Talking about our problems with a trusted other can be quite helpful. However, during intensely stressful or traumatic events, the parts of the brain responsible for thinking and putting experience into words actually turns off. So at a time when we need to process something out loud more than ever it is often the most difficult to do so.
In therapy we may notice this when we feel like we keep talking about the same thing but not actually changing. These experiences have a tendency to show up in the body as overall tension, pain in the neck and shoulders, shallow breathing, clenched jaw, restless sleep. Using these body signals to access “sensed” or embodied memories and experiences helps us evolve from a feeling of being stuck to vital energy.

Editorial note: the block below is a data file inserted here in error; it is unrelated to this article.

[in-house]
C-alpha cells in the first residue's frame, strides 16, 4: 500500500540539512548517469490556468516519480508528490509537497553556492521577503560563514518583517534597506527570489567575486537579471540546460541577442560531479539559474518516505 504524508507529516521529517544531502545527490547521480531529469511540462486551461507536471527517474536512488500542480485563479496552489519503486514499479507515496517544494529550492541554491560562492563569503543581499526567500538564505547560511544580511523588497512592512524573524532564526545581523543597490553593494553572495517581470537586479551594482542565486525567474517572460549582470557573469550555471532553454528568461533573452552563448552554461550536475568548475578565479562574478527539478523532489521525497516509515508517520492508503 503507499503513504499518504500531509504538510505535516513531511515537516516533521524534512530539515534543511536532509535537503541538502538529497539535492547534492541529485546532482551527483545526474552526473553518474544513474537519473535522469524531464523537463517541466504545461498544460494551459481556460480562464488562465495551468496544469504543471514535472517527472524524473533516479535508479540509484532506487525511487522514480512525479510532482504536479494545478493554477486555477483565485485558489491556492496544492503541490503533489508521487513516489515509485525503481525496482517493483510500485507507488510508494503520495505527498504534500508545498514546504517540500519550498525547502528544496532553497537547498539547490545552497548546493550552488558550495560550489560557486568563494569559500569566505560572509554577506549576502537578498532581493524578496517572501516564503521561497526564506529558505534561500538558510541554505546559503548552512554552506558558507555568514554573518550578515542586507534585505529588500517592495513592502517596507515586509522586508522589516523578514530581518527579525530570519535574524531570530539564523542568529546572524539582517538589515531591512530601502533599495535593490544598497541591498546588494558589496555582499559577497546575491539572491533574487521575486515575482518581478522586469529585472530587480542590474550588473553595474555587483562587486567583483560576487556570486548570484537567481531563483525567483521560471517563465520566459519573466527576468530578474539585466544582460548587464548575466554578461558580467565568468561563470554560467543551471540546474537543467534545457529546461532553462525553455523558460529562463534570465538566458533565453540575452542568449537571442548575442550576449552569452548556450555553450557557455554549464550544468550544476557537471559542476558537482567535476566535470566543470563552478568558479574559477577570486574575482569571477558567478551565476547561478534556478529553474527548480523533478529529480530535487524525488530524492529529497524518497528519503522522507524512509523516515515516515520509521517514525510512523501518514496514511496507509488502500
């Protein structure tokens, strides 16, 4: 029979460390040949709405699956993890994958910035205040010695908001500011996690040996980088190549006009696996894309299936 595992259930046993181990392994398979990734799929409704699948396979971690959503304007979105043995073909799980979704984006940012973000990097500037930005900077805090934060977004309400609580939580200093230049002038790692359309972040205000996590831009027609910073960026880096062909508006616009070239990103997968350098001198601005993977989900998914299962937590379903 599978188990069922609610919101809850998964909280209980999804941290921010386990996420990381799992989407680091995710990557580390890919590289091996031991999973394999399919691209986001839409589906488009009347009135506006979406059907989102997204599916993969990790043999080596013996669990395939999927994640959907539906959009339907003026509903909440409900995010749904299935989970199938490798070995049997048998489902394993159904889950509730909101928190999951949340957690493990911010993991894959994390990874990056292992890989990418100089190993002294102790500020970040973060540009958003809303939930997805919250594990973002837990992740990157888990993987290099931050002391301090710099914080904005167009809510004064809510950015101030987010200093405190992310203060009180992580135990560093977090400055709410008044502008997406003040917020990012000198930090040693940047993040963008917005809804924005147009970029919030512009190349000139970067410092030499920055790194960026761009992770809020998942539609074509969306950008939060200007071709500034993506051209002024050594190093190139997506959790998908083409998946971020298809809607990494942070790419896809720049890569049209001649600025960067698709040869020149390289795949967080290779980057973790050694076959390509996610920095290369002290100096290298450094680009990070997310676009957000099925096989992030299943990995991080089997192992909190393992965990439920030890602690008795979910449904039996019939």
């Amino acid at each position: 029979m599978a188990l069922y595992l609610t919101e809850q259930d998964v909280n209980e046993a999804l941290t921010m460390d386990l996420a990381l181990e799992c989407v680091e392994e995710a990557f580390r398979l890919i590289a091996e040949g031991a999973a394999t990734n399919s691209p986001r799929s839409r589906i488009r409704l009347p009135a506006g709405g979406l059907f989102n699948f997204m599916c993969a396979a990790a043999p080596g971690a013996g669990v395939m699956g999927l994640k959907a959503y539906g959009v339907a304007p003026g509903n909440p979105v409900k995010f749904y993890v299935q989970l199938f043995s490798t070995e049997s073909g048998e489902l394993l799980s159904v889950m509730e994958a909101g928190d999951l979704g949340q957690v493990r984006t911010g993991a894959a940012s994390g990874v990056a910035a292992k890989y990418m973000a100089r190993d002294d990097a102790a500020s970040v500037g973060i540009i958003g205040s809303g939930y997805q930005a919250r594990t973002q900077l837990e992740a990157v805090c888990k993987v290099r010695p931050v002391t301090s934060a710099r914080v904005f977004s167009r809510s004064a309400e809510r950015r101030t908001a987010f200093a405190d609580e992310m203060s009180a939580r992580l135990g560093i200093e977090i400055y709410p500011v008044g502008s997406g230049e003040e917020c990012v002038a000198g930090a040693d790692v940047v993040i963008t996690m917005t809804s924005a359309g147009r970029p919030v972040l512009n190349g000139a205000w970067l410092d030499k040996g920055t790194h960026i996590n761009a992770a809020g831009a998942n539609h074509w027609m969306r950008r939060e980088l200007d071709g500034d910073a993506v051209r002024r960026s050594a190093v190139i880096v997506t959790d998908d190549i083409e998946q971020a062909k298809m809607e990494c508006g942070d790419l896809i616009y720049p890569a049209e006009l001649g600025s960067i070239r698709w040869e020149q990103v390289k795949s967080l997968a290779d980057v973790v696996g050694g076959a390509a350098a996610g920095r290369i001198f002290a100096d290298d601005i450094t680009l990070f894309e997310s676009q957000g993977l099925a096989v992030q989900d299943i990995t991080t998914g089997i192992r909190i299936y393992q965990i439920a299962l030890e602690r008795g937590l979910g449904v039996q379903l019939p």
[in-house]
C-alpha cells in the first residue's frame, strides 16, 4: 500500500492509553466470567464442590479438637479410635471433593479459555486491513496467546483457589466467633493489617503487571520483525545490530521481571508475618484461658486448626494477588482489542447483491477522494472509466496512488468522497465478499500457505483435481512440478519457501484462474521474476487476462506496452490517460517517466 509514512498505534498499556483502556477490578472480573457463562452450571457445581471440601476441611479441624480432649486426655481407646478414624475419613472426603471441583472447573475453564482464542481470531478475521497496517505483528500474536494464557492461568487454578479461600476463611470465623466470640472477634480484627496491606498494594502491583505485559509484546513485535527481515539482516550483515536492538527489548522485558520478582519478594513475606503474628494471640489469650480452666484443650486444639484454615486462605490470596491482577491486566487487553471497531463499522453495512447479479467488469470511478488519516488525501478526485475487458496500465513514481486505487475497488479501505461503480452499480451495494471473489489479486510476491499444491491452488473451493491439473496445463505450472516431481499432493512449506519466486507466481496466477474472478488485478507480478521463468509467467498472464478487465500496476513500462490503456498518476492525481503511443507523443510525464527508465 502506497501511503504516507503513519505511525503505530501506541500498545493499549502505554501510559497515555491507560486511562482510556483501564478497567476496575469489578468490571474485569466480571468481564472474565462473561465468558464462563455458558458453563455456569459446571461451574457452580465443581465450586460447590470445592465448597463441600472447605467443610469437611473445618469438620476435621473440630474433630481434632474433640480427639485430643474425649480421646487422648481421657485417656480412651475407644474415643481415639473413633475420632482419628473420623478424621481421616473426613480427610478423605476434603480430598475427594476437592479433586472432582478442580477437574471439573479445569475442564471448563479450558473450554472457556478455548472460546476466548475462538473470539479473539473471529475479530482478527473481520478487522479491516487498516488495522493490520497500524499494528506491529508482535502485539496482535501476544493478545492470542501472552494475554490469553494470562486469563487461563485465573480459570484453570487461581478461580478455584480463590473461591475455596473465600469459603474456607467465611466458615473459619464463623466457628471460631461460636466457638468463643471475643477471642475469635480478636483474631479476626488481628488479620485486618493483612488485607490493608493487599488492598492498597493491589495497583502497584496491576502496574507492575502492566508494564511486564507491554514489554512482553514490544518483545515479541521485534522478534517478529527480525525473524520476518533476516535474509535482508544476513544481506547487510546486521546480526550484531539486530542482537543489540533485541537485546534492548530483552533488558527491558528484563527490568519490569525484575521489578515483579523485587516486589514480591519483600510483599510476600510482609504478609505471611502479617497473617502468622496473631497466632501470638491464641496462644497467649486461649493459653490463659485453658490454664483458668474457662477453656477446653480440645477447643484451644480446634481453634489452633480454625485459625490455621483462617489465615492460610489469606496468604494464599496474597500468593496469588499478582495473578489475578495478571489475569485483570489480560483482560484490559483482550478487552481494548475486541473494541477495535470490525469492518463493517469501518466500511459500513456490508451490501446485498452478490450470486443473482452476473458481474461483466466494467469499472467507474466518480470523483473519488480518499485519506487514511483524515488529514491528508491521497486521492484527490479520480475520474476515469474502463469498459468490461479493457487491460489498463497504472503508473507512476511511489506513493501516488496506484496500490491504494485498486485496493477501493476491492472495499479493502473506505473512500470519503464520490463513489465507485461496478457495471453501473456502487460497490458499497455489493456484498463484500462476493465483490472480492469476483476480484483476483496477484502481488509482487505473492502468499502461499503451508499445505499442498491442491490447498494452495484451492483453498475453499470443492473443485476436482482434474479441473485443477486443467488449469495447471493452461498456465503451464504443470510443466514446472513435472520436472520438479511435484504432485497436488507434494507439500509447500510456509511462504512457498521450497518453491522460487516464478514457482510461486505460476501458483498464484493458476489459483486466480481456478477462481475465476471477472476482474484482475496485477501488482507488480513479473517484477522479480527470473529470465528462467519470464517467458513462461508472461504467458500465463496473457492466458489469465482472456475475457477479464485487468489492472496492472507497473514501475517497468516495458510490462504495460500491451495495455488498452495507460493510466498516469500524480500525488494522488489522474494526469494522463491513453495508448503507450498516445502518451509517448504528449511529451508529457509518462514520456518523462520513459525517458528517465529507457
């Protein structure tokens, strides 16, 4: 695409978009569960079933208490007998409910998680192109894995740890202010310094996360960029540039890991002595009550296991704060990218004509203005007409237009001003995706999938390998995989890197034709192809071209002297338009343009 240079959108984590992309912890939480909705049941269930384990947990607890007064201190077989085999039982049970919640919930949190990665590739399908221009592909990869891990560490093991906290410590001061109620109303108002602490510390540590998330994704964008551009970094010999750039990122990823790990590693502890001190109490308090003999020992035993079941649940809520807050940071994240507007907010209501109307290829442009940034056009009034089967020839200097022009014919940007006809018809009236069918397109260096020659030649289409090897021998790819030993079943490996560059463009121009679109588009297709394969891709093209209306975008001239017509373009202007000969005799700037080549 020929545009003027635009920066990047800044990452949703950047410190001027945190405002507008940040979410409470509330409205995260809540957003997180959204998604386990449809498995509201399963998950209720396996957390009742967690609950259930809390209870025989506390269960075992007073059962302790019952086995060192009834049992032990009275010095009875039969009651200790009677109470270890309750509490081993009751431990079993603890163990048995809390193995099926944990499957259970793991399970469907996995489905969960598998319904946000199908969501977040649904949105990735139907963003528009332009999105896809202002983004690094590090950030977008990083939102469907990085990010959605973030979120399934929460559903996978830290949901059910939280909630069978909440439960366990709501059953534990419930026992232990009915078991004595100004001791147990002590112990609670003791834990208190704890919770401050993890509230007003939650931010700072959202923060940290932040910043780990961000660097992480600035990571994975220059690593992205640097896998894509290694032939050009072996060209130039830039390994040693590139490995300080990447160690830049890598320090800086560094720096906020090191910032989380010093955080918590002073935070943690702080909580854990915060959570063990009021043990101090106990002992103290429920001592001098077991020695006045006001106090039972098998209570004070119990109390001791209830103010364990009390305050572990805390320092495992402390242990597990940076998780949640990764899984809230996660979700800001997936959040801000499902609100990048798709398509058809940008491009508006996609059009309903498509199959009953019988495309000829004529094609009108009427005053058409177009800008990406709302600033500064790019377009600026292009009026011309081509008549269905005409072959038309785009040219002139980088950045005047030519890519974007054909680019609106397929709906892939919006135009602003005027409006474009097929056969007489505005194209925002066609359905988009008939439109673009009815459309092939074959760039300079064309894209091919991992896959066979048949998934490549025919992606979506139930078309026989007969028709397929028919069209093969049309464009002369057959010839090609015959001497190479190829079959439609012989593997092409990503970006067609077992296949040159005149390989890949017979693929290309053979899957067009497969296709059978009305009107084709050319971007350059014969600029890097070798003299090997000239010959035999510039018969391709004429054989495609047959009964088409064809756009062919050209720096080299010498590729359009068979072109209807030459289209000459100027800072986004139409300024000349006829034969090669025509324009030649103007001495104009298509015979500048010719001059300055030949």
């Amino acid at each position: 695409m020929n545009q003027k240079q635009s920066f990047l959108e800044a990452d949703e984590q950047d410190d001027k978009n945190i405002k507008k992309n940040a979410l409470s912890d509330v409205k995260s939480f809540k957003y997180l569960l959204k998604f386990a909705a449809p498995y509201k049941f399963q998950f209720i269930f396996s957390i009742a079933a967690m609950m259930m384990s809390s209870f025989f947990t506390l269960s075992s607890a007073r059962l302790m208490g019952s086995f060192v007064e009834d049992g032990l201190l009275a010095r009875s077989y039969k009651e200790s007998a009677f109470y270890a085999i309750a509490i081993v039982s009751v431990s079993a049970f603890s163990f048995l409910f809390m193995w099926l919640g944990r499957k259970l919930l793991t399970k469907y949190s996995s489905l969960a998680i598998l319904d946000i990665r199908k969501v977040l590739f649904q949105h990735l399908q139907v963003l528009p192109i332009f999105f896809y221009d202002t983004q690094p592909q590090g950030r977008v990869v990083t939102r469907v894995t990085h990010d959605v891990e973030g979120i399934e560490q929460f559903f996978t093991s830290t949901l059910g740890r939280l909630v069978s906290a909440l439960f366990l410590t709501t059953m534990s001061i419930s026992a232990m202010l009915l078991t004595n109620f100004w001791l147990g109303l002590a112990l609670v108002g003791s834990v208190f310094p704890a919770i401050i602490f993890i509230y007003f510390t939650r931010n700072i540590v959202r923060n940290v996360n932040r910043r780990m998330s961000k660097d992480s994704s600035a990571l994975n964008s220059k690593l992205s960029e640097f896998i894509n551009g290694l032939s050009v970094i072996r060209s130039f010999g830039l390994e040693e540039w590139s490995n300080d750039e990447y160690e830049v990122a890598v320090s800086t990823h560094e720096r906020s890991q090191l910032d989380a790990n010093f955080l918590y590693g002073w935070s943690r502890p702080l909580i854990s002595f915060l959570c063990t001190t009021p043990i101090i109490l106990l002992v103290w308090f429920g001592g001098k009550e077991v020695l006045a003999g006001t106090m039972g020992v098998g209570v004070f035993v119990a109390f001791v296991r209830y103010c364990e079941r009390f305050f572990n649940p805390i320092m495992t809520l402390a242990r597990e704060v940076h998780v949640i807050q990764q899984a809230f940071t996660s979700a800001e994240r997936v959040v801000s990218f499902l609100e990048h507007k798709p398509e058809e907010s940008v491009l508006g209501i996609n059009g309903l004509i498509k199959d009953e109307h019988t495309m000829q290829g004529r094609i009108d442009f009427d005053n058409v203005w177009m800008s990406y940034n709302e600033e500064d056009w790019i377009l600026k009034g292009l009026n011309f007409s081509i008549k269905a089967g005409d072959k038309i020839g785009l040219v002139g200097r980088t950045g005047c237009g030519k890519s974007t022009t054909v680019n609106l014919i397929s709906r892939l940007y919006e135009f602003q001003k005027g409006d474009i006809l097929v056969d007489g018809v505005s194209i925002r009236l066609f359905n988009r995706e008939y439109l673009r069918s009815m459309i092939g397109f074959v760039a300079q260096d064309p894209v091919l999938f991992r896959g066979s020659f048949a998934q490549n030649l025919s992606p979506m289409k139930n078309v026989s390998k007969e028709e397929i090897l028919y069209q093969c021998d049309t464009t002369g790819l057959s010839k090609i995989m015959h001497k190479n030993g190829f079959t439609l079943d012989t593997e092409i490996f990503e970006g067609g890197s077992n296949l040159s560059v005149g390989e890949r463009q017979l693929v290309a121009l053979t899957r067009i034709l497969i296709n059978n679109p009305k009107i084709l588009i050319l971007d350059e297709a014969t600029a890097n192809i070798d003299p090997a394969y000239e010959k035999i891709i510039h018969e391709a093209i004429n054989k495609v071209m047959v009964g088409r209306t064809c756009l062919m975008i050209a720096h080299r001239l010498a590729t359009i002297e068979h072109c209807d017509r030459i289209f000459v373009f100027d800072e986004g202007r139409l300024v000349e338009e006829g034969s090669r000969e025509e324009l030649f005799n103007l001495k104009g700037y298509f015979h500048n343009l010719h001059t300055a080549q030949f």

The main tool in body-inclusive work is establishing a state of mindfulness. As we observe our breath and body, this awareness teaches us how our experiences have been held in the body and allows us to change the habits that are no longer helping us. To recognize old patterns and create new ones. These shifts in the body then have a corresponding effect on the mind, emotions, and relationships.
And so the healing begins.